Sports

Shericka Jackson having fun over 200m

BY DWAYNE RICHARDS
Observer writer

Friday, June 29, 2018

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She runs with a smile that tells the tale of someone enjoying what she does.

Since leaving high school, Shericka Jackson has concentrated almost exclusively on the 400m, but while at Vere Technical, she competed in a lot of different events for her school.

This season Jackson has almost reverted to her high school days, but the big difference is that there is no championship on the line.

The 23-year-old has shelved her regular 400m for the 200m and, more recently the 100m this season, and has been having a lot of fun running the shorter distances.

One of the benefits of switching to the 200m this year is that she claimed her first national title at the distance at the recently concluded Jamaica Administrative Athletic Association (JAAA)/Supreme Ventures Senior and Junior Championships.

Her cheerful post-race interview told of the joy the MVP athlete had at the championships, where so many things seemed to go wrong in other areas for other people.

“It was a pretty good run tonight (Sunday). I said it before coming to the trials, about two weeks ago, that the slowest I wanted to run was 22.2, and I ran 22.2 so I am grateful,” said Jackson.

The newly minted 200m women's champion ran 22.28s to win the final ahead of Sprintec's Shashalee Forbes, who was second in 22.93, and Jodean Williams of UWI Mona third in 23.53s.

The 2016 Olympic Games 400m bronze medallist admitted to having benefitted from helpful scheduling changes at the championships.

“Not having any heats and semis helped a lot, because after the 100m my legs weren't feeling so well, but I think not having to run the semi-final last night was a pretty good thing. I think it helped me a lot,” she noted.

The 100m results that she was able to achieve came as a huge surprise to her.

“I guess [running] the 100m was to gain some speed. I didn't know I would have come third in the hundred, but I wanted a personal best. When I heard I must sign up for the 100 along with the 200, I was kind of having a little doubt then, but I said I must trust my coach and trust the training, and I came out with a personal best so I am happy,” Jackson said with her infectious smile.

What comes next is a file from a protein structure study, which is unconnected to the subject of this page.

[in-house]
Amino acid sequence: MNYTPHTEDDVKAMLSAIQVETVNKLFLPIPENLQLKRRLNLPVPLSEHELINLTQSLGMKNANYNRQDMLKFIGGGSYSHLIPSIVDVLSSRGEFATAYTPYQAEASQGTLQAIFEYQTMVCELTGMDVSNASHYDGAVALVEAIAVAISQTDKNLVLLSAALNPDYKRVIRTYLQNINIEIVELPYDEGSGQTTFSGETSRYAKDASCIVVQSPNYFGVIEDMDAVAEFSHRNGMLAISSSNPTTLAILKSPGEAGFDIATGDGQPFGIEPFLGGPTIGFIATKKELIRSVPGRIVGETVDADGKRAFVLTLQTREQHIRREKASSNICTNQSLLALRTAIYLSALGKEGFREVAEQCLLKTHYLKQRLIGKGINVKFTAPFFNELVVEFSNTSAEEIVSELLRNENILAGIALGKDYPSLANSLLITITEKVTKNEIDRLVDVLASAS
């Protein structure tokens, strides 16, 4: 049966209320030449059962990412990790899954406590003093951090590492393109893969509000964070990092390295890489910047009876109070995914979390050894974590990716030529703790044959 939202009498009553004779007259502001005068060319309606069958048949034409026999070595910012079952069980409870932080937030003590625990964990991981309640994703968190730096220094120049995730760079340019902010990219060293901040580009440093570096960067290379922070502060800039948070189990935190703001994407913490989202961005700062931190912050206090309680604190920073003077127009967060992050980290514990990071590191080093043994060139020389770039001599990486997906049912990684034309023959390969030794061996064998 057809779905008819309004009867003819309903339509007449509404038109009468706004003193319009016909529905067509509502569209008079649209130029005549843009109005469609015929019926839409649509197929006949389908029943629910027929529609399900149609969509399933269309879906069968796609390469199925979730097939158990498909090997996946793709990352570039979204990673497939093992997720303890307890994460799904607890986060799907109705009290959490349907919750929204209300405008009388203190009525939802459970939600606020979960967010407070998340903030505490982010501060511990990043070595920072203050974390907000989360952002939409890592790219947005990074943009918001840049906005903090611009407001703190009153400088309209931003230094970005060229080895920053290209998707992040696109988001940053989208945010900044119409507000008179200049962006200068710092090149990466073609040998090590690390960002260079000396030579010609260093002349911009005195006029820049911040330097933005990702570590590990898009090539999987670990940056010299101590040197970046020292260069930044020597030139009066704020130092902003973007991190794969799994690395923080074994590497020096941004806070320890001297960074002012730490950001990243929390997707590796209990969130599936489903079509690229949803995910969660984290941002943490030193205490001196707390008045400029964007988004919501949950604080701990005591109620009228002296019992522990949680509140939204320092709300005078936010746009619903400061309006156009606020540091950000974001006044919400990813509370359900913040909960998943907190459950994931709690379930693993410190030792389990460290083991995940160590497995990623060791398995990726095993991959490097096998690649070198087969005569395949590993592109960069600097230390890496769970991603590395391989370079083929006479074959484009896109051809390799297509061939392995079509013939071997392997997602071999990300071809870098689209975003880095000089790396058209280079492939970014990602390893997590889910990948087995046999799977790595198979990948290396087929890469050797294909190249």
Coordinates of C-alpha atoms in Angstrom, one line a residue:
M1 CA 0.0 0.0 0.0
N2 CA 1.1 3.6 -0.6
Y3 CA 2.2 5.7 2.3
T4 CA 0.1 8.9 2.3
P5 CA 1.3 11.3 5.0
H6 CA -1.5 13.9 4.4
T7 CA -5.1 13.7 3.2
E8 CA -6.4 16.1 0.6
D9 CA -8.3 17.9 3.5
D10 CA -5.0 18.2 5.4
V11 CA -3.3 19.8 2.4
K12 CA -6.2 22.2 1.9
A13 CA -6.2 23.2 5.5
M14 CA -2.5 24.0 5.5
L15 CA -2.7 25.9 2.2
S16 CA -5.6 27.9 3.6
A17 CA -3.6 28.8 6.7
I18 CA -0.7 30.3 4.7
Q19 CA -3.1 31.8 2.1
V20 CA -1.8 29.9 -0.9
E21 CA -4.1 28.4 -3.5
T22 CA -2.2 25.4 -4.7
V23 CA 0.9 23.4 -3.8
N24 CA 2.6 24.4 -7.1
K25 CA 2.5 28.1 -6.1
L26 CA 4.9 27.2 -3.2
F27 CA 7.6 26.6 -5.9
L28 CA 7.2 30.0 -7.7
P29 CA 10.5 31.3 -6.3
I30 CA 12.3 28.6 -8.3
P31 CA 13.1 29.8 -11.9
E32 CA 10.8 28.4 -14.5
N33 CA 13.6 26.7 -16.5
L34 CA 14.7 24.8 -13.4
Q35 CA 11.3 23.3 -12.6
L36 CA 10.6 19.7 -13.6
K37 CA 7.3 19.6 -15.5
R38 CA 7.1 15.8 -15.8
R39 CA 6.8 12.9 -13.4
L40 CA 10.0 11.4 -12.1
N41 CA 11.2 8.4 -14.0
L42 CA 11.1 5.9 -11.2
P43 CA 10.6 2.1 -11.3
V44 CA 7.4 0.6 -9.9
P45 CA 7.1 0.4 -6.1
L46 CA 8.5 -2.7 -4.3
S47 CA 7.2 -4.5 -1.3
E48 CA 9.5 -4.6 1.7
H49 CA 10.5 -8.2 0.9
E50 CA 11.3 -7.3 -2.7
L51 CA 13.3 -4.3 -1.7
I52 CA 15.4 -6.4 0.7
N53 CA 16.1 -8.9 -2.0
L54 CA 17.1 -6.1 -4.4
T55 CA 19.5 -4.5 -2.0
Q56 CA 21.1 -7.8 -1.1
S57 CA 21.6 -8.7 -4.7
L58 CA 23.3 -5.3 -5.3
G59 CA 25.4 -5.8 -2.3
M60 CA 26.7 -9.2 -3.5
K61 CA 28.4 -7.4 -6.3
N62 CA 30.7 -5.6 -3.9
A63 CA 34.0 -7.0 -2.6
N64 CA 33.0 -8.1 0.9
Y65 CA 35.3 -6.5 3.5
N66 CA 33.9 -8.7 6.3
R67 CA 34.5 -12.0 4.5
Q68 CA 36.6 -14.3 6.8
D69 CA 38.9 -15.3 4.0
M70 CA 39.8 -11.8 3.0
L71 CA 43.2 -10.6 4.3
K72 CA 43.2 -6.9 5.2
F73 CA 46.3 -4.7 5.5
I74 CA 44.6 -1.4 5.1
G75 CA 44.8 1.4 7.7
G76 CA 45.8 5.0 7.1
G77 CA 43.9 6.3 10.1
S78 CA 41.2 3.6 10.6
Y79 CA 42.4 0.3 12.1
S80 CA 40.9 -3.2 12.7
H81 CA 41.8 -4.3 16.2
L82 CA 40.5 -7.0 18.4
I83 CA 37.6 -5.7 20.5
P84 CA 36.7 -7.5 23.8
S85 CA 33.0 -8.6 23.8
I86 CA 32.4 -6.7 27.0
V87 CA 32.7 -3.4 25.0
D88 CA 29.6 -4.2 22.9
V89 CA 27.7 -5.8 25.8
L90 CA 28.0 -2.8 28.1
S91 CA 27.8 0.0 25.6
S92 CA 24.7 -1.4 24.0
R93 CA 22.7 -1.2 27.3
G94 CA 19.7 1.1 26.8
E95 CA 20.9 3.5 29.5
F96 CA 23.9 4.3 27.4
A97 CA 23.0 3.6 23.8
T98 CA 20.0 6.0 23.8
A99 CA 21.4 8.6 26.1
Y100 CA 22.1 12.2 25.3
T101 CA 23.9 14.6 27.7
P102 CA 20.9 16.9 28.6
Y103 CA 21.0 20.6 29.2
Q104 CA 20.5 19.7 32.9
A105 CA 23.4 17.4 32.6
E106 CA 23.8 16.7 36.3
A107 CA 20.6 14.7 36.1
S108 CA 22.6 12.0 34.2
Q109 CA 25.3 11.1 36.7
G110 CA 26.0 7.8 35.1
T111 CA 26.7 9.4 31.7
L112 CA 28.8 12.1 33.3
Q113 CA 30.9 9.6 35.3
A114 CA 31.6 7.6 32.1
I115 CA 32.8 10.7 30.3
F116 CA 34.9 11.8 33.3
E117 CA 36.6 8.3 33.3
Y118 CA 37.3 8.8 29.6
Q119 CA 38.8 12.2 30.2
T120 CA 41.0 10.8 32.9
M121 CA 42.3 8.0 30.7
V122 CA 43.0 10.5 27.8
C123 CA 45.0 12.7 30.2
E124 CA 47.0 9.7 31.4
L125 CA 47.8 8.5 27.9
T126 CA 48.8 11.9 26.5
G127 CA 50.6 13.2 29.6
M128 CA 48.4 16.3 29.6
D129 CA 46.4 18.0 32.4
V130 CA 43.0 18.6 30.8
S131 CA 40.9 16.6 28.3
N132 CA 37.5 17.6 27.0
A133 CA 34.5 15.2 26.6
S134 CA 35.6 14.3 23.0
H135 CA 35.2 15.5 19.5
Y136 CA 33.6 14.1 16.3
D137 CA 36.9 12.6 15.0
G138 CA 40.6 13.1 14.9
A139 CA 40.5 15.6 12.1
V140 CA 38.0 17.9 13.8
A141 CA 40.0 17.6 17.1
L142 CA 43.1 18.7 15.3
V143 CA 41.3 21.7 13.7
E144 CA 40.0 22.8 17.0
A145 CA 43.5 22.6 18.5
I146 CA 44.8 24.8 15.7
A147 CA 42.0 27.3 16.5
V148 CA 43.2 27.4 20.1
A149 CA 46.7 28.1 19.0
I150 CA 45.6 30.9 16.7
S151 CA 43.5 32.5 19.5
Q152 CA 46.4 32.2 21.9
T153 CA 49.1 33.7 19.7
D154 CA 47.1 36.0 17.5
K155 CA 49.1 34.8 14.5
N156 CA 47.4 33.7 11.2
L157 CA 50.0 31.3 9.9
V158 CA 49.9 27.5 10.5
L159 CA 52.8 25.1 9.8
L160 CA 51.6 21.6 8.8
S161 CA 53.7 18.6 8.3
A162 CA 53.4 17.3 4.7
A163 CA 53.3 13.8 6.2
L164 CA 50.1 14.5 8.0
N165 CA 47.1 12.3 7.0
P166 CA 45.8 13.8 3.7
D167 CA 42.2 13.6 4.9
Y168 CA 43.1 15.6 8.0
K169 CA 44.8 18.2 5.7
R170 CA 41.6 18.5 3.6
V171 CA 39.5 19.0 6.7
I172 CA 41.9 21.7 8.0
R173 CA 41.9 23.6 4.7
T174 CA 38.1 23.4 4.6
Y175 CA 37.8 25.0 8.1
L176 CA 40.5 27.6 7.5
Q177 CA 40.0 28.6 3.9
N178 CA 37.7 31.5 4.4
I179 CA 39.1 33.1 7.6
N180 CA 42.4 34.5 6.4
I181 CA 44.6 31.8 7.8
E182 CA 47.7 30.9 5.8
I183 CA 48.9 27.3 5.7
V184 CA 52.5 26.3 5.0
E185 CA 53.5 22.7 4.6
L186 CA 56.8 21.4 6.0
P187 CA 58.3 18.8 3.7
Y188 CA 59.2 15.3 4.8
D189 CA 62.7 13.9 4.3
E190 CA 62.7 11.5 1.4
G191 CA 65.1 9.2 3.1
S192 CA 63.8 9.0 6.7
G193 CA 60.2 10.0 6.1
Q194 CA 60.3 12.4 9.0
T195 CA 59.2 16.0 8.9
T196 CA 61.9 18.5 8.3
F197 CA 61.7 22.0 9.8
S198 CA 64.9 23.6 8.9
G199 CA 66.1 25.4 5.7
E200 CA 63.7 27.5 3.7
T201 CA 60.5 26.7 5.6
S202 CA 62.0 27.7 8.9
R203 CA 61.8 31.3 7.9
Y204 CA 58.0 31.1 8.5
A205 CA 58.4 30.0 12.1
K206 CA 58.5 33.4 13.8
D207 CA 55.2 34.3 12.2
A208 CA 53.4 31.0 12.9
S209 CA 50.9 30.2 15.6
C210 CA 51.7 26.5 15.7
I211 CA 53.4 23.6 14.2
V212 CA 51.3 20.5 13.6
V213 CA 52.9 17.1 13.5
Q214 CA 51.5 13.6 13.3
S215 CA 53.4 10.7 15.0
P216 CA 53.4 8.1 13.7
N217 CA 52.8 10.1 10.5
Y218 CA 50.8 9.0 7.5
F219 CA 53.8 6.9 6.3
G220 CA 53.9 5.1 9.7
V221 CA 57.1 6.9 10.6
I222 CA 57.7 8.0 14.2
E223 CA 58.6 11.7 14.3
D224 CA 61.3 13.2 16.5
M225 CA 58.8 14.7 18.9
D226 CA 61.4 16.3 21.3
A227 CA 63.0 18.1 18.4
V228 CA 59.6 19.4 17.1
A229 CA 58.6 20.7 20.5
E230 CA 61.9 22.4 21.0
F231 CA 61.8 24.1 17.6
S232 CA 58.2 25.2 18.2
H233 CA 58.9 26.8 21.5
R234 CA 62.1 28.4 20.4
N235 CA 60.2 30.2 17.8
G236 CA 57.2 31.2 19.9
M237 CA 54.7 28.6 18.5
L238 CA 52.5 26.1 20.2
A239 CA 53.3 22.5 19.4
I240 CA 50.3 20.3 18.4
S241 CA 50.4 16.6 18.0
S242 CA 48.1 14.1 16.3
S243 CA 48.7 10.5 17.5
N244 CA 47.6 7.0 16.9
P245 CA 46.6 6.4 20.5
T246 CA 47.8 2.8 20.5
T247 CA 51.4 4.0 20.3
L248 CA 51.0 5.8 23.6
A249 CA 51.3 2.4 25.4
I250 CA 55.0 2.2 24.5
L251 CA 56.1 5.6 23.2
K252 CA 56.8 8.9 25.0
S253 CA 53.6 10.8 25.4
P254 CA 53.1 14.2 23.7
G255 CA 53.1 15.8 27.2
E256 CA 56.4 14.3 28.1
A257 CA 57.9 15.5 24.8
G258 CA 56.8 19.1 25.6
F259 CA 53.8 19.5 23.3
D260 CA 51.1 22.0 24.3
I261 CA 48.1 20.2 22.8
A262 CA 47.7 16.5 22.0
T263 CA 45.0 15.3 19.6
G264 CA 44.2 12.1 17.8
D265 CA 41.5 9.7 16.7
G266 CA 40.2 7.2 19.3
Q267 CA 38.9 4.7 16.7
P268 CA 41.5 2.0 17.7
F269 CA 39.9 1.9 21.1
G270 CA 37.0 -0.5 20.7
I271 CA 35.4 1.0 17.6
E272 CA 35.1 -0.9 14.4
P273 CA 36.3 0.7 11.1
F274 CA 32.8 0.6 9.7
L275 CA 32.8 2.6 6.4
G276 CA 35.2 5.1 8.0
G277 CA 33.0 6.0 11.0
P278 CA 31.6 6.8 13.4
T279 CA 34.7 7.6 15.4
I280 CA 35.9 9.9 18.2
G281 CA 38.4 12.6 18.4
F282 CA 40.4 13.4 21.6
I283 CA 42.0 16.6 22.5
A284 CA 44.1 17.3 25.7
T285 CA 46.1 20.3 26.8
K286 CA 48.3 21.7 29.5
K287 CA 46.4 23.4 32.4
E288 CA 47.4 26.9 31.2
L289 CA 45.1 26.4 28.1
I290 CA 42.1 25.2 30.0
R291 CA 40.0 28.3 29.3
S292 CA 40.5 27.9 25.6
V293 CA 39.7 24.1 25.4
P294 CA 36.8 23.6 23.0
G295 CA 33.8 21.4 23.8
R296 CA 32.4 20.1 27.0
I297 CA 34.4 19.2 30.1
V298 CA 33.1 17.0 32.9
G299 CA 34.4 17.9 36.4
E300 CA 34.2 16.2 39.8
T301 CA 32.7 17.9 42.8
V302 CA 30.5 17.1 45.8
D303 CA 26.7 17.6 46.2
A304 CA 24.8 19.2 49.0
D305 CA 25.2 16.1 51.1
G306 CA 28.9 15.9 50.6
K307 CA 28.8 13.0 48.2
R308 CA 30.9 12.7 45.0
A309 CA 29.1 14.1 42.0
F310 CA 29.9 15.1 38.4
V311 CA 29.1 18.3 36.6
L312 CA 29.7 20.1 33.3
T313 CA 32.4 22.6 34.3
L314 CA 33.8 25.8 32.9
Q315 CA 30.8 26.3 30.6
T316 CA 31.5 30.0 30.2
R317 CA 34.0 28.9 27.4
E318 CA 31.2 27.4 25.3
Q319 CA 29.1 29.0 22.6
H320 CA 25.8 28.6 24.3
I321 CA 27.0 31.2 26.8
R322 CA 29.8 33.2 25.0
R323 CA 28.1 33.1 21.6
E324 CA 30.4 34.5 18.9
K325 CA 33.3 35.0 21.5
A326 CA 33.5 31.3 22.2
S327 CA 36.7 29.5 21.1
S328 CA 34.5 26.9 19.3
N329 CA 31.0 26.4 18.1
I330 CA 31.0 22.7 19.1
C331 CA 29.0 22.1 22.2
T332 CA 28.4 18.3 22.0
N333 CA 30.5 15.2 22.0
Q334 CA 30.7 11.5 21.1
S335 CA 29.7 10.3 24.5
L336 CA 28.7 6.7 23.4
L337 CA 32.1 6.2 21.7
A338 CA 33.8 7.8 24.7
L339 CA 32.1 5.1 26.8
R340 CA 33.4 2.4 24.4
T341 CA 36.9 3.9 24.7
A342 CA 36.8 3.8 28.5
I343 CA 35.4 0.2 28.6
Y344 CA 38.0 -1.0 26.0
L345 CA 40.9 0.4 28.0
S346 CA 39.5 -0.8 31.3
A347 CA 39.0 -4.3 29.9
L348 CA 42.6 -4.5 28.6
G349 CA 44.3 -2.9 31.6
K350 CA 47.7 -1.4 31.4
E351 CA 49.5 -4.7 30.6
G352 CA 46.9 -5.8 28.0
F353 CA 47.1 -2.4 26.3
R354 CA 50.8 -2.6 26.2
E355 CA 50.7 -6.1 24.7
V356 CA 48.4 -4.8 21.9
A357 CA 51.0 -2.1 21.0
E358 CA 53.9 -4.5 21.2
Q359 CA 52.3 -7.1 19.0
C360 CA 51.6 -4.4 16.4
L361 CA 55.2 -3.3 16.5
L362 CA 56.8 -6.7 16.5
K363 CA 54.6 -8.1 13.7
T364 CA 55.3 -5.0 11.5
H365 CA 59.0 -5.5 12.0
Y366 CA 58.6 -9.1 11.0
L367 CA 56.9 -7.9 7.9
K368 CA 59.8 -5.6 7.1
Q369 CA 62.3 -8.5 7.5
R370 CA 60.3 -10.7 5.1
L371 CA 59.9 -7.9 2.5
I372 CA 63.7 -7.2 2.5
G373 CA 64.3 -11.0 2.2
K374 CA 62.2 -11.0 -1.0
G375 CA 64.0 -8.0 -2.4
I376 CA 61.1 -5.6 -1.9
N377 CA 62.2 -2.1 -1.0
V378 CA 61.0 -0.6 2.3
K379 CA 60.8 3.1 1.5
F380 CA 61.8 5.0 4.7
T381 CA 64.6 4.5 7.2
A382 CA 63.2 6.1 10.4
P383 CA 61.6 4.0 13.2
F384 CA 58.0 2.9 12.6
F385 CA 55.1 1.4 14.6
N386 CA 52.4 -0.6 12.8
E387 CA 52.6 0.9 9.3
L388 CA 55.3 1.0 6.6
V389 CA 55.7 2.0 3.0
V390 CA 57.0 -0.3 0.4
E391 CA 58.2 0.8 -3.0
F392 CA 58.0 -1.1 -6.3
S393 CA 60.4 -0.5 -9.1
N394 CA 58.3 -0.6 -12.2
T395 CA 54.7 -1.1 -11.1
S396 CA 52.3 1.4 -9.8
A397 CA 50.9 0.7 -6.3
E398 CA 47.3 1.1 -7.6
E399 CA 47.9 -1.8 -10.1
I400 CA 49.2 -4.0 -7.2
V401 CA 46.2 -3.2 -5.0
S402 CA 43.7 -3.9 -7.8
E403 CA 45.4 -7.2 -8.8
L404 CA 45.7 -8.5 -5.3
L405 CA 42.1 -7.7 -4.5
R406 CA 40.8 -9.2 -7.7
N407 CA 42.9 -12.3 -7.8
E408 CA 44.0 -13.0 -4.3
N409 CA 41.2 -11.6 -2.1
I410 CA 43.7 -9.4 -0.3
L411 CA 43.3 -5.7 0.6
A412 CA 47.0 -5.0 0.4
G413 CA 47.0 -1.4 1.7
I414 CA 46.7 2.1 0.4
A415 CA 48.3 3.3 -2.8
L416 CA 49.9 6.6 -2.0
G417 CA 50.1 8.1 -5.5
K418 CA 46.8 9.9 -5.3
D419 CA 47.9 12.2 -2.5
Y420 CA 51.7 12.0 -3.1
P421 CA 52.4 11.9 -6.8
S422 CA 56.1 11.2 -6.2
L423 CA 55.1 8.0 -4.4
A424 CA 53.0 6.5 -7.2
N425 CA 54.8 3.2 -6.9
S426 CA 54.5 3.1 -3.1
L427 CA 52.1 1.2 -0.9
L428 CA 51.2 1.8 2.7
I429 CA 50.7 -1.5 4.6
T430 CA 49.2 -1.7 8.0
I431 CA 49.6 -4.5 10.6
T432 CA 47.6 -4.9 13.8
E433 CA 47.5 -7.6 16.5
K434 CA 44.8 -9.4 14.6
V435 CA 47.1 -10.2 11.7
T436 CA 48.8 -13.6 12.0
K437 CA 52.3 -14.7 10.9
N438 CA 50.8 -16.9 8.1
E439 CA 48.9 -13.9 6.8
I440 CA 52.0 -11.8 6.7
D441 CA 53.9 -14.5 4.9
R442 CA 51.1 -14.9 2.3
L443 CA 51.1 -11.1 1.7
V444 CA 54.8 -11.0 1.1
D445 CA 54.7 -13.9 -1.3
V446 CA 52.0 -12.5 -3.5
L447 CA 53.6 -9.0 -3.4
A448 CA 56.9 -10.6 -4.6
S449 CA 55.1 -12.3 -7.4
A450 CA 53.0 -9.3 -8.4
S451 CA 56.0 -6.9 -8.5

This season has revealed to most of the rest of the world the level of versatility that Jackson has and she is “grateful” for the opportunity to showcase her vast talent.

“It's good that I can do the 100, 200 and 400. Not many athletes can do that, so I am grateful I am one of them,” she beamed.

Despite all the fun she has been having, however, the 2015 Beijing World Championships 400m bronze medallist will revert to her specialist event in 2019.

“I think I will be going back to the 400m. It's good that I am having a lot of fun in the 200m and running faster,” she explained.

Having fun is important, but it is fun with a purpose. Clearly the emphasis on the 200m is to increase her sprinting speed ahead of the next three years when back-to-back major championships will be held.

“Last Olympics, when I was running 22.8, I ran 49.8, so I just want to ensure I stay on the right path and see how fast I can go in the 200m,” she reasoned.

At the rate that she is cutting down her 200m time, Jackson may be looking to challenge the national 400m record of 49.30 set by Lorraine Fenton way back in 2002 when she returns to running the distance next year.

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